Wanted: Real Desktop Innovation

 
 
By eweek  |  Posted 2002-01-21
 
 
 

O the irony! The week that Apple introduces a new piece of desktop sculpture, IBM says goodbye to desktop manufacturing. For anyone who remembers the Apple vs. IBM desktop rivalries of the 80s, it was a pinch-me moment: This couldnt be real. And if that werent enough, during the same week, Gateways bonds were downgraded to junk status. Just how sick is the desktop, anyway—and should we care?

No, in that whats physically on the desktop is not of great relevance. Yes, in that desktop productivity matters and will continue to matter. Its not your desktop system but what you do with it that counts. Remember Visicalc? Everyone was wondering what to do with a PC until the first spreadsheet came along. The new iMac is striking, but is it only a reinterpretation of the box arm and panel paradigm of IBMs NetVista X? Well save our excitement for when business productivity is addressed. Here are some needs that cry out for real desktop innovation.

• Software quality. Hardware seldom breaks, but fragile software on a 2GHz processor merely crashes faster. The answer, we are repeatedly told, is to keep our maintenance fees current and upgrade obediently. This is not good enough. Buyers of software need the same rights that other consumers have. So were encouraged by a report from the National Academy of Sciences that recommends government sanctions against software vendors whose products are breached.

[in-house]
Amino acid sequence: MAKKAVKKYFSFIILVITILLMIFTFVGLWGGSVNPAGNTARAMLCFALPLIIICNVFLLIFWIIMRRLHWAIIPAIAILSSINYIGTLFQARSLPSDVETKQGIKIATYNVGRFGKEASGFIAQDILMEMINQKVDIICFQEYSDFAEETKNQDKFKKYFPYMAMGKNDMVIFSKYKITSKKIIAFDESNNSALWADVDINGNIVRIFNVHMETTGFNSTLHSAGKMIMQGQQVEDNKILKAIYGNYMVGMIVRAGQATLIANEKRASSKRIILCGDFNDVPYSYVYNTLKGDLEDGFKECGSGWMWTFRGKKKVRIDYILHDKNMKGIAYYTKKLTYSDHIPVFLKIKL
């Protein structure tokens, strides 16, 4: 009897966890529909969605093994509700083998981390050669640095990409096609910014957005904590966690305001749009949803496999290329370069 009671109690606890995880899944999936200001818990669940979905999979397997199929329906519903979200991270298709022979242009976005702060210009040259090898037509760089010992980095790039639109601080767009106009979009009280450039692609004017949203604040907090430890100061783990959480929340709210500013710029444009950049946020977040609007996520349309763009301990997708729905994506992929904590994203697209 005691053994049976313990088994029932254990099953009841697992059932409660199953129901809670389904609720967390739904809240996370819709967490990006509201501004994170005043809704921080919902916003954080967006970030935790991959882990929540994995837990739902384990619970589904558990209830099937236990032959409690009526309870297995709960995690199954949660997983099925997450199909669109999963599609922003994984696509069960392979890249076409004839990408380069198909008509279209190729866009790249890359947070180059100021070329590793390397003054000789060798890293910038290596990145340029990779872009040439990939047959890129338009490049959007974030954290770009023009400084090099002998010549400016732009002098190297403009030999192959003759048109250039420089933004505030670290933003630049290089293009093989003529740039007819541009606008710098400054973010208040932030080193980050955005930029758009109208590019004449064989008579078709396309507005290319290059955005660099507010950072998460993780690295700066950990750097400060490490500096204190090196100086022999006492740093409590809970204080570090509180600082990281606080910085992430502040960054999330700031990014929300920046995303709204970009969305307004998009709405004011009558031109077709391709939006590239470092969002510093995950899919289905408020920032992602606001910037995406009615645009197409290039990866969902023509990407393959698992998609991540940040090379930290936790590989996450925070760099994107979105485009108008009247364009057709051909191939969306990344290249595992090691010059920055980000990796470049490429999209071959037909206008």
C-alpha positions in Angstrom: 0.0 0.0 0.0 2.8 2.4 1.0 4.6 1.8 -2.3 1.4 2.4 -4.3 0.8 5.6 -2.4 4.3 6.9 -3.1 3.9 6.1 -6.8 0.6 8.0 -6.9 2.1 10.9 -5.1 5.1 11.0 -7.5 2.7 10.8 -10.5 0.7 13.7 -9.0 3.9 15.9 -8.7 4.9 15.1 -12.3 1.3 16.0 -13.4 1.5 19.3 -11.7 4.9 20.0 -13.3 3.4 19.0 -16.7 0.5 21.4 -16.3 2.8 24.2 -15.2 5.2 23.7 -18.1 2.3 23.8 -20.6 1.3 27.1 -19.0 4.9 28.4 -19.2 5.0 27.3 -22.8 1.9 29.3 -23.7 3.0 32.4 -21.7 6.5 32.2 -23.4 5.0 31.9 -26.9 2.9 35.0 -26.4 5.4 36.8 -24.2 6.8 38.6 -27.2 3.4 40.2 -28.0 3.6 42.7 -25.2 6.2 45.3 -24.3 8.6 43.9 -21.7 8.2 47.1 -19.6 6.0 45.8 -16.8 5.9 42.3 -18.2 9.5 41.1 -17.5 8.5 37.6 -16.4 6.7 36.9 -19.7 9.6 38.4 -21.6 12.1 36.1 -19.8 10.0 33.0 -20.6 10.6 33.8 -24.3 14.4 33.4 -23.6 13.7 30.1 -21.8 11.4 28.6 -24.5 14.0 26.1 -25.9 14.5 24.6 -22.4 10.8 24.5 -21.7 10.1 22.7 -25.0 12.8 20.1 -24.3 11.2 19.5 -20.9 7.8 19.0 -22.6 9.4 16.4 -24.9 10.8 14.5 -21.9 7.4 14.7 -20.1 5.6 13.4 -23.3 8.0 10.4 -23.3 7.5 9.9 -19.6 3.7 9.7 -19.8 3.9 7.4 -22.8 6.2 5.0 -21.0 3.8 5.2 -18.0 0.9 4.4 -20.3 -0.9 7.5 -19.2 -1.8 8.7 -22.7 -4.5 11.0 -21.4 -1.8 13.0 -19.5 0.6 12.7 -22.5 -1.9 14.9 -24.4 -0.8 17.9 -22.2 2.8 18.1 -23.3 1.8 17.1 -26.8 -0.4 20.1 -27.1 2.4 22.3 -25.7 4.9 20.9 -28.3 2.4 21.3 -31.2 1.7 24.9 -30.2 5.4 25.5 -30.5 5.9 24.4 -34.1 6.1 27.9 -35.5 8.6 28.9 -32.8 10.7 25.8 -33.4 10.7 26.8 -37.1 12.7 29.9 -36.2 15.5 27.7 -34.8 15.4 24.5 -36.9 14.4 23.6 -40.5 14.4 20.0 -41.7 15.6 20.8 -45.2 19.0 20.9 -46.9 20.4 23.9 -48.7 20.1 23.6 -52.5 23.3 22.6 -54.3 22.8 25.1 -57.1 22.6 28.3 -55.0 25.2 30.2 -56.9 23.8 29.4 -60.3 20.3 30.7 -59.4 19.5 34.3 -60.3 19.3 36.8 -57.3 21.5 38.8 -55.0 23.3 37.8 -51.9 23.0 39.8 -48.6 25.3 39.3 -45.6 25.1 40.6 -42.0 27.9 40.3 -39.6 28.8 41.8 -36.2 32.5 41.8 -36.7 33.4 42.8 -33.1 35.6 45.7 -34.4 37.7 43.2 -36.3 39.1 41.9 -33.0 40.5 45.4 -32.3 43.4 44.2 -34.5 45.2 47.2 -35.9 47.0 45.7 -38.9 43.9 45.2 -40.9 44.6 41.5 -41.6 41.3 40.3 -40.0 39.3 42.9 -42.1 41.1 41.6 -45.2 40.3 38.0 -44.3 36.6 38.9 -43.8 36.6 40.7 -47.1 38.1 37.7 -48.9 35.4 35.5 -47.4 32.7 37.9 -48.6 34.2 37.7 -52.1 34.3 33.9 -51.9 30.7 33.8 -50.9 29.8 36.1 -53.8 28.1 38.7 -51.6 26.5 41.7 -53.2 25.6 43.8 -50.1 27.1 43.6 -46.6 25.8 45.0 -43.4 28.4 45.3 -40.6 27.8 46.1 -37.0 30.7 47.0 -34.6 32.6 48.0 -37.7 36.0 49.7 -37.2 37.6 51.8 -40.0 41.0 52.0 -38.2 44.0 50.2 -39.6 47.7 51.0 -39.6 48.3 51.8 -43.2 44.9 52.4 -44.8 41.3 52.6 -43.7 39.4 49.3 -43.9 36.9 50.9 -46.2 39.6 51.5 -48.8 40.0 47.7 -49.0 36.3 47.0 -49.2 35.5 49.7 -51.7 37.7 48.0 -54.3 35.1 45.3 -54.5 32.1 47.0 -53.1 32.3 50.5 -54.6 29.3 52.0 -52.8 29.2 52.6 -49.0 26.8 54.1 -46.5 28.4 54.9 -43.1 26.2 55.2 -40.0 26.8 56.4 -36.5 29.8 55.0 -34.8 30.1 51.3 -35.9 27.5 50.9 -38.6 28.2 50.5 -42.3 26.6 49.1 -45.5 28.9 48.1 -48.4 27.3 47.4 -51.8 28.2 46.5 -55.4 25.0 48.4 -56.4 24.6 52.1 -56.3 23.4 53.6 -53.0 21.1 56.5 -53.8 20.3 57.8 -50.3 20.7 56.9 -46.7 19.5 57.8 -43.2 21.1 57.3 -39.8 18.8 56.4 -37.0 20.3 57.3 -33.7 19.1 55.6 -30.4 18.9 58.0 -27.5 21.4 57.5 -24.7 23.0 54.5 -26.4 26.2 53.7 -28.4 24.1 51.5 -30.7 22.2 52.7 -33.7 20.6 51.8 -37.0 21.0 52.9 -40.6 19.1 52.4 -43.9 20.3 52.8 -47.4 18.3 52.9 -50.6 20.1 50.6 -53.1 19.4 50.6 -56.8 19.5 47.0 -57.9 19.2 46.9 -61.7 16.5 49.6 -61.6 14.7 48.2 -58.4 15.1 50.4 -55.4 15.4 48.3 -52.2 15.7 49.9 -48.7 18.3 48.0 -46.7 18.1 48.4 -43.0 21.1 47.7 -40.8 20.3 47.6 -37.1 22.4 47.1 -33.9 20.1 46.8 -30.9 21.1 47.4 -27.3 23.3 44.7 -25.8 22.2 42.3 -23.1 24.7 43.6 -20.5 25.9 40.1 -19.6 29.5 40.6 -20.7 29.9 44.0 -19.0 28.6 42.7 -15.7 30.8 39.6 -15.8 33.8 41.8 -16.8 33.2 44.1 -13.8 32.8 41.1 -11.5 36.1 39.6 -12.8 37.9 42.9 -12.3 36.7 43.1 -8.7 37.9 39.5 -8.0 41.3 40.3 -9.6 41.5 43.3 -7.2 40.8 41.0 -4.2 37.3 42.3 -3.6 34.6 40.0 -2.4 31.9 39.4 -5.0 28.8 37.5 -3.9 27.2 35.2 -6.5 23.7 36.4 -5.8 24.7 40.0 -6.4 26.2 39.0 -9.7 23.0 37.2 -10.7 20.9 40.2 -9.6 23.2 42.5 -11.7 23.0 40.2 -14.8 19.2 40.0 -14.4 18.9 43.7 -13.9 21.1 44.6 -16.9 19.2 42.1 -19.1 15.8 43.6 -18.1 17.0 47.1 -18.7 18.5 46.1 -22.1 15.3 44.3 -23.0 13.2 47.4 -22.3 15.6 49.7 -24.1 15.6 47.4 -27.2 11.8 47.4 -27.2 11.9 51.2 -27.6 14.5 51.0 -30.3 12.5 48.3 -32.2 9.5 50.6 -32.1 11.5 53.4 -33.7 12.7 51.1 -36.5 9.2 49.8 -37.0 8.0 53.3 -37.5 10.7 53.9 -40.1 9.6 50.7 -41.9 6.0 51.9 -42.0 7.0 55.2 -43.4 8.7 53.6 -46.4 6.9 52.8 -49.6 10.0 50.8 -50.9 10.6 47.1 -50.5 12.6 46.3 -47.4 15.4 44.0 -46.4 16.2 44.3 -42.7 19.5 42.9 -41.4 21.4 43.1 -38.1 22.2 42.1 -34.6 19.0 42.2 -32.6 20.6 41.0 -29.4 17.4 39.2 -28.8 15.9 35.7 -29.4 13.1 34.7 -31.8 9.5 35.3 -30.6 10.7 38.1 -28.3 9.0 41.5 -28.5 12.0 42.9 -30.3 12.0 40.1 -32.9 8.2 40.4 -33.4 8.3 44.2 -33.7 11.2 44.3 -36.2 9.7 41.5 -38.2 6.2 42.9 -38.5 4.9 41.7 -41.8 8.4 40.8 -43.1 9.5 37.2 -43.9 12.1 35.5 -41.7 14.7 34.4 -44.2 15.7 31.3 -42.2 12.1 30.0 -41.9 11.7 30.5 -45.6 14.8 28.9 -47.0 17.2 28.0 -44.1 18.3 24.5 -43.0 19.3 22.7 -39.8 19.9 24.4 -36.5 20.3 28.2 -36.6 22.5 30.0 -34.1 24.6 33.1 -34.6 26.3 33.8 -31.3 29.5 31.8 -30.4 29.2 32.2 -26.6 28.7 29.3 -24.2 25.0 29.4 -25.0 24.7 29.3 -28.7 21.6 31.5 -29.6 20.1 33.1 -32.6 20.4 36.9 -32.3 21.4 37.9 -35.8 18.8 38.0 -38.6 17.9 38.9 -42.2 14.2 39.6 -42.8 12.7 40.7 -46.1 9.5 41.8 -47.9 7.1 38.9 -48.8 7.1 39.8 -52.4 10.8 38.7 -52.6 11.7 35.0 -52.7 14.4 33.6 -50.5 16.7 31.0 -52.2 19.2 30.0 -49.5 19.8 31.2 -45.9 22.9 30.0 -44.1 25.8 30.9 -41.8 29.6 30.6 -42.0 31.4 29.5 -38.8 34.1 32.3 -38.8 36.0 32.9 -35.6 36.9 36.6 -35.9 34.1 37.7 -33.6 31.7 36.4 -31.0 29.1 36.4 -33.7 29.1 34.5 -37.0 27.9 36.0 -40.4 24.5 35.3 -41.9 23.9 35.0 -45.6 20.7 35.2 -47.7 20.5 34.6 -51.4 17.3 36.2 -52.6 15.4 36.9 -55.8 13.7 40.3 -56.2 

• Reasonable, lock-in-free licensing terms. Standard hardware was supposed to enable choice of software. The Microsoft monopoly and Software Assurance program have put a crimp in that, but as long as there is any competition at all from Linux and the Macintosh, there is at least hope.

• Access to corporate data. Most corporate desktop systems are really windows onto the corporate information system. Middleware standards such as XML, mediated by industry schema, are critical for progress here. Development tools from Borland, Oracle, Microsoft, IBM and others are crucial enabling technology. Ironically again, IBM can arguably do more for desktop productivity in this arena than in actually building desktop machines.

Just as Apples colorful desktops set off a wave of clumsy imitations, the hemisphere, angle and plane of the new iMac will likely give rise to an echo in the PC world. But if PC innovation focuses on nothing more than styling, the makers have only themselves to blame if their woes continue.

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